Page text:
One of the key factors in creating a sense of belonging among students is positive relationships with faculty. Research shows that students who feel a connection to their professors are more likely to view their institution as a welcoming place,…
Panelists to speak on American Muslim women
Join us for an engaging panel discussion on American Muslim Women featuring three contributors from the book “I Speak for Myself: American Women on Being Muslim.” It will take place Thursday, April 5, at 5 p.m. in Maxwell Auditorium.
Zahra T. Suratwala—As president and CEO of Zahra Ink, Suratwala writes, edits and serves as a marketing consultant for a variety of small businesses. She has found a way to combine her love of writing with her desire to pursue projects that can truly affect change—the result is a small business she takes very seriously and finds intensely fulfilling. Suratwala obtained her master of arts degree in English literature from Loyola University in 2003.
Nyla Hashmi—Hashmi was born and raised in Connecticut by an American mother and Pakistani father. Growing up in a progressive yet conservative Muslim household, she was always on the lookout for clothing that both fit the modest dress code while making her feel confident. Hashmi decided to begin designing and sewing her own clothing. She earned a bachelor’s degree in fashion design from one of the top fashion schools in America, the Fashion Institute of Technology. She started Eva Khurshid, a women’s fashion brand, with longtime friend Fatima Monkush. After three years of building thier brand, Nyla and Fatima now sell their line in boutiques across the US and UK.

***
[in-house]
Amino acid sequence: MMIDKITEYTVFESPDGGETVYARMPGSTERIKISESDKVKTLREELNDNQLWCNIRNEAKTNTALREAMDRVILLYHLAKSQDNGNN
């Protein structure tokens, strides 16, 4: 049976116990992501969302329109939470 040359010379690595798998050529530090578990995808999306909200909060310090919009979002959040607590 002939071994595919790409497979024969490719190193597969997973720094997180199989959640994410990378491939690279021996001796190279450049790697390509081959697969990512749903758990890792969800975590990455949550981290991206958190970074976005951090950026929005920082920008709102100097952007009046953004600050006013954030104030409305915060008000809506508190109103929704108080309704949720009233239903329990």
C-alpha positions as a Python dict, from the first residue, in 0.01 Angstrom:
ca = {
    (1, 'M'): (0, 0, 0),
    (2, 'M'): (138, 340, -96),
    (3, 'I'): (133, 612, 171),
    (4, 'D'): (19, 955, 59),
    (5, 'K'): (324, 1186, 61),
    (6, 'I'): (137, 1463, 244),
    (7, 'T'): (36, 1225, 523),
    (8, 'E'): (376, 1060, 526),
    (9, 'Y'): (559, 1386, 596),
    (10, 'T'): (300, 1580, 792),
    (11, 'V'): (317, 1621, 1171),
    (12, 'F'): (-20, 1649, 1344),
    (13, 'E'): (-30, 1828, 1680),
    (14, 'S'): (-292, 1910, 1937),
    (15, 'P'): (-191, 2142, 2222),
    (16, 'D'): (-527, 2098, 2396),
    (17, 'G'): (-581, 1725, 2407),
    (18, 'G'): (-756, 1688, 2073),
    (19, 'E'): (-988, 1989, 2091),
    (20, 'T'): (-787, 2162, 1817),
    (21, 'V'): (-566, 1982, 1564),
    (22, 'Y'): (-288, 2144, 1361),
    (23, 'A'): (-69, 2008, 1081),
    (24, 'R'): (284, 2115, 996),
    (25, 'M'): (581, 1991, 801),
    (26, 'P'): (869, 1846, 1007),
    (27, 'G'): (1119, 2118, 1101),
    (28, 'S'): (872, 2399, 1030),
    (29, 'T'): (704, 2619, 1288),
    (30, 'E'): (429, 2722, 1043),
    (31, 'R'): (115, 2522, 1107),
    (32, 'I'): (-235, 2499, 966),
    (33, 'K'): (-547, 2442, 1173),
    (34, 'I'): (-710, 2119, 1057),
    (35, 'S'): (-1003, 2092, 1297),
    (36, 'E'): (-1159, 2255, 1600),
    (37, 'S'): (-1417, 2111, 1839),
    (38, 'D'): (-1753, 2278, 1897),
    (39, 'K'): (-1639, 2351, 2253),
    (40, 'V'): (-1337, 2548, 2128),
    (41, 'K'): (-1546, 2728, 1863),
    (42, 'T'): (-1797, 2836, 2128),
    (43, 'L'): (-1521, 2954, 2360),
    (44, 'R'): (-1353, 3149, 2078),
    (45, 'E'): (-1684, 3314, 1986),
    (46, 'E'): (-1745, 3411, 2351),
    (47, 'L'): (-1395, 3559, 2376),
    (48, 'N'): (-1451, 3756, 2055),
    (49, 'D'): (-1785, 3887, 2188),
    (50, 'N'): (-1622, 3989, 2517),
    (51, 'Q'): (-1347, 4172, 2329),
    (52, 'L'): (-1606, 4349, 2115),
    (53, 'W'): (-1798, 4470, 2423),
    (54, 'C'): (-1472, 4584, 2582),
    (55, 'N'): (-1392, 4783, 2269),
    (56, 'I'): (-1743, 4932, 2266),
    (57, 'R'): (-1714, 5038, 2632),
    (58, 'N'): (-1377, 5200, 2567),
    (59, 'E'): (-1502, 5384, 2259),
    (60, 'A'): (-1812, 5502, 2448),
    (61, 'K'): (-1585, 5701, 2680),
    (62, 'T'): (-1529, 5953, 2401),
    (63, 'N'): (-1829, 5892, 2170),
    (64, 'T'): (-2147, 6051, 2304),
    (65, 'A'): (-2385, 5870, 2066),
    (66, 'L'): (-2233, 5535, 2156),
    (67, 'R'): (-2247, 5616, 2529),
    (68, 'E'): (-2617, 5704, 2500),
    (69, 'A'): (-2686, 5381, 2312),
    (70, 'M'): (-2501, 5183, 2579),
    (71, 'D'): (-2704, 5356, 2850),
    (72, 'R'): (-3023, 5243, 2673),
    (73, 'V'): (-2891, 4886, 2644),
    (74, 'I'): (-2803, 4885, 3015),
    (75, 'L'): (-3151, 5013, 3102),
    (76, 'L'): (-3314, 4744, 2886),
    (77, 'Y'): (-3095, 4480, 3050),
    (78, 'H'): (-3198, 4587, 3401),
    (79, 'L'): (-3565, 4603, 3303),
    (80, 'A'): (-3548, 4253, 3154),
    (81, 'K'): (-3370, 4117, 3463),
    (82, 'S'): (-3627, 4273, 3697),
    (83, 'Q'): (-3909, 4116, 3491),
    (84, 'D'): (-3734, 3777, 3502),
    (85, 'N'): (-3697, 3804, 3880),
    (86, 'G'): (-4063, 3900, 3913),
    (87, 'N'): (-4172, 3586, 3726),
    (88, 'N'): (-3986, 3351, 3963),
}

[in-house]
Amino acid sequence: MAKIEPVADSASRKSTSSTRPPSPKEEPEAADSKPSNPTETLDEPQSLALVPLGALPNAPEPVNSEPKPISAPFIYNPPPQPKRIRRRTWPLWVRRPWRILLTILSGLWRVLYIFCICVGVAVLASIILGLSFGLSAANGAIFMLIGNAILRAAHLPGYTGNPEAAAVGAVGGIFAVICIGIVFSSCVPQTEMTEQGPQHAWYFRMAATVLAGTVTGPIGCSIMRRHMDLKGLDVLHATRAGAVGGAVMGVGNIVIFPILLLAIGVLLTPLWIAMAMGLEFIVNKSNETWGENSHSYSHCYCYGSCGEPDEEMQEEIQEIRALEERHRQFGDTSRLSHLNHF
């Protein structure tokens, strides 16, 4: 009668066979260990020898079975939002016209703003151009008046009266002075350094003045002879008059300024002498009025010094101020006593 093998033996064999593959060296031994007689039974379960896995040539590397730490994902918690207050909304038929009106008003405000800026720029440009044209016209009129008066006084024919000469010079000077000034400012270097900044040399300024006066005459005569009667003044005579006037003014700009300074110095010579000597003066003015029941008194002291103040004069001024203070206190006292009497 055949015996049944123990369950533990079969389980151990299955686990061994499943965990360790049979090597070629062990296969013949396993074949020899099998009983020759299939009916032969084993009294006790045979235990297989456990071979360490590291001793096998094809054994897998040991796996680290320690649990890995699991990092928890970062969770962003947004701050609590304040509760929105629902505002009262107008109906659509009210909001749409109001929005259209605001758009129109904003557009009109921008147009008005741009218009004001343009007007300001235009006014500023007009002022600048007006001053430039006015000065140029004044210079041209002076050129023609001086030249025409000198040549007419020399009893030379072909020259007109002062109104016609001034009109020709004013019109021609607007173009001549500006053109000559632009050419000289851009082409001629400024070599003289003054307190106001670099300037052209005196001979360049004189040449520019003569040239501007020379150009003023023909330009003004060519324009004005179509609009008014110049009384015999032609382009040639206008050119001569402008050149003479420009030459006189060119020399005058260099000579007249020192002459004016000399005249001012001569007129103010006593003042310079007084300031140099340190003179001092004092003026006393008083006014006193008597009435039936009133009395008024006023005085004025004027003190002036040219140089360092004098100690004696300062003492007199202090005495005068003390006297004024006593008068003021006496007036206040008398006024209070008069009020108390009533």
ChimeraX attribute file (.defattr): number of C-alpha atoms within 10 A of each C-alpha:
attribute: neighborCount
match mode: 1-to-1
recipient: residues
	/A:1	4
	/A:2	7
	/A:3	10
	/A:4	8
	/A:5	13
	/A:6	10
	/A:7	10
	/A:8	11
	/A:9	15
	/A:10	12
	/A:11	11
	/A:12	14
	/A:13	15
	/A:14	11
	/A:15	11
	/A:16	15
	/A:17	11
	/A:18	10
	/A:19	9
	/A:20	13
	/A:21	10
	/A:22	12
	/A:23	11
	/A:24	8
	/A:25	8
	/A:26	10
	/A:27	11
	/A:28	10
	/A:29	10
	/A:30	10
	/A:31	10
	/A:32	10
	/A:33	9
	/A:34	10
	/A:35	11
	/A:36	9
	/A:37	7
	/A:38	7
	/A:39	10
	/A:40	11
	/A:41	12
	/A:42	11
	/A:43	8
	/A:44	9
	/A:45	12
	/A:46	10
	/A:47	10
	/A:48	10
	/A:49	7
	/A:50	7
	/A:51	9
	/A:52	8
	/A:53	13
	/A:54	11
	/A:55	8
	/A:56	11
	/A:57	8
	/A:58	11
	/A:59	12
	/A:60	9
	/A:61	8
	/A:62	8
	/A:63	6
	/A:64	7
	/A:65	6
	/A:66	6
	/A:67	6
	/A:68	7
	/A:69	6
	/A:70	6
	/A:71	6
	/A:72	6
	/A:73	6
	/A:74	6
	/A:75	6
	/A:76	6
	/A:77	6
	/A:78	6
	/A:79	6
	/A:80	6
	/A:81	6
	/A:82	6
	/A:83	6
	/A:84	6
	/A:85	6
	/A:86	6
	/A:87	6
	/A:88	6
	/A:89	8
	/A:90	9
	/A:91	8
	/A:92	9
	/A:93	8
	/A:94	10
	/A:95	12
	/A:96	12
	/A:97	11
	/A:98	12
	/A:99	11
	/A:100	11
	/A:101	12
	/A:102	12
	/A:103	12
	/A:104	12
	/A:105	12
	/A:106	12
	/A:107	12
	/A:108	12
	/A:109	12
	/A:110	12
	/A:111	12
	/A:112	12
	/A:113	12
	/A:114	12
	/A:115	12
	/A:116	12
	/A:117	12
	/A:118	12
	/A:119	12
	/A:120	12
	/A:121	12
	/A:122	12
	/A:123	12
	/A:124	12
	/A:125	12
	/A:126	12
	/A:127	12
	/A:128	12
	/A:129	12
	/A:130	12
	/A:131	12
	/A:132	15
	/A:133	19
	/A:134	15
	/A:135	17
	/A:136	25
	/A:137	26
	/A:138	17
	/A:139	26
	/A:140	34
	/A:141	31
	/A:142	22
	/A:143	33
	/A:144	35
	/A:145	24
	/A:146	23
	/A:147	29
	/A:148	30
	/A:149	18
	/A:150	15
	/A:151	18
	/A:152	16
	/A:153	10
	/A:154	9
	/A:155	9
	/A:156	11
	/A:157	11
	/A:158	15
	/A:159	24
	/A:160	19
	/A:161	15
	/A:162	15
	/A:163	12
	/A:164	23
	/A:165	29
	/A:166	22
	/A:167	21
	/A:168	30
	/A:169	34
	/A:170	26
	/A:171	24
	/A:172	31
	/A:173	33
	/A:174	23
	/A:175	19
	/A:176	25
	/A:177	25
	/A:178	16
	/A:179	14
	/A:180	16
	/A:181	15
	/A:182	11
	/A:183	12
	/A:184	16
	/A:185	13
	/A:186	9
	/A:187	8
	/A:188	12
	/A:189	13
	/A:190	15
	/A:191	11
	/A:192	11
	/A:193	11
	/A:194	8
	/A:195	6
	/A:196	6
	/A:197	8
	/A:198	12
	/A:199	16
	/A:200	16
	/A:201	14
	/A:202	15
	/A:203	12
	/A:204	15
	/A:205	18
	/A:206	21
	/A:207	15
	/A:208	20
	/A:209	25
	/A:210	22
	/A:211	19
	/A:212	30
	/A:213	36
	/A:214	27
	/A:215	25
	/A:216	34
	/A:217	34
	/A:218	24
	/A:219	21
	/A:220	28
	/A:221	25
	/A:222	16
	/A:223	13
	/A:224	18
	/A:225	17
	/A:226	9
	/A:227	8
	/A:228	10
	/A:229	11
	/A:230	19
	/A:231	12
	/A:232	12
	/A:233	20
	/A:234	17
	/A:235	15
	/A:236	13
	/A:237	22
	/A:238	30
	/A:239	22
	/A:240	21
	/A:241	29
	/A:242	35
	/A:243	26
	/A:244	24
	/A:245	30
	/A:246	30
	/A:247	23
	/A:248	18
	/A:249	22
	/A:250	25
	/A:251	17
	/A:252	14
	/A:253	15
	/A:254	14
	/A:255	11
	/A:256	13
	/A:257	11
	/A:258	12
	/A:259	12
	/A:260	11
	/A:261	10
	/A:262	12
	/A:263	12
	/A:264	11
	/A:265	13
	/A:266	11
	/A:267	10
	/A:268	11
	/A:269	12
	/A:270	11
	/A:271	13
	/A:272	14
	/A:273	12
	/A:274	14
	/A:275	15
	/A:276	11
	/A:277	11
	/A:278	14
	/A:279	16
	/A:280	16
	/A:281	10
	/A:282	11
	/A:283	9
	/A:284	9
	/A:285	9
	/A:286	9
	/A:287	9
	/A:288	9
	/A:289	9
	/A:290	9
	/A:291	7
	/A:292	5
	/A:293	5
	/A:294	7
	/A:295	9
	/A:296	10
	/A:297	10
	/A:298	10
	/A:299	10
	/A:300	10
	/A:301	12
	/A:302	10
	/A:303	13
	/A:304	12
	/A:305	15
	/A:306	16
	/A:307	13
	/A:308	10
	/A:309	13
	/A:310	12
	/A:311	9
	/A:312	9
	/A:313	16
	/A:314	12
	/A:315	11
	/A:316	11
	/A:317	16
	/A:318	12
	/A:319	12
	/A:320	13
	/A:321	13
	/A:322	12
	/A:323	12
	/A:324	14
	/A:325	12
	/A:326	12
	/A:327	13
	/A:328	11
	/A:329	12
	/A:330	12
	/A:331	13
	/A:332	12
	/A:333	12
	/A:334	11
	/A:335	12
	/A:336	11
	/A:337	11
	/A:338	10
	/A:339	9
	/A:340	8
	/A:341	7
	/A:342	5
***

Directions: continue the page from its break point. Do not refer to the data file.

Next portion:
Zainab Alwan—Alwan attends Case Western Reserve University School of Law, where she is focusing on immigration law. She graduated from the University of Rochester with a bachelor’s degree in religious studies and a biology minor. Zainab is heavily involved in interfaith mediation and dispute resolution work. She cofounded the Muslim-Jewish Dialogue program at the University of Rochester, served as an outreach education and training intern for the Interfaith Youth Core, was a counselor at an international peace camp called Seed of Peace and worked as a law clerk with the Council on American-Islamic Relations (CAIR) in Chicago.
Contact Person: Azhar Ali
President, Muslim Students’ Association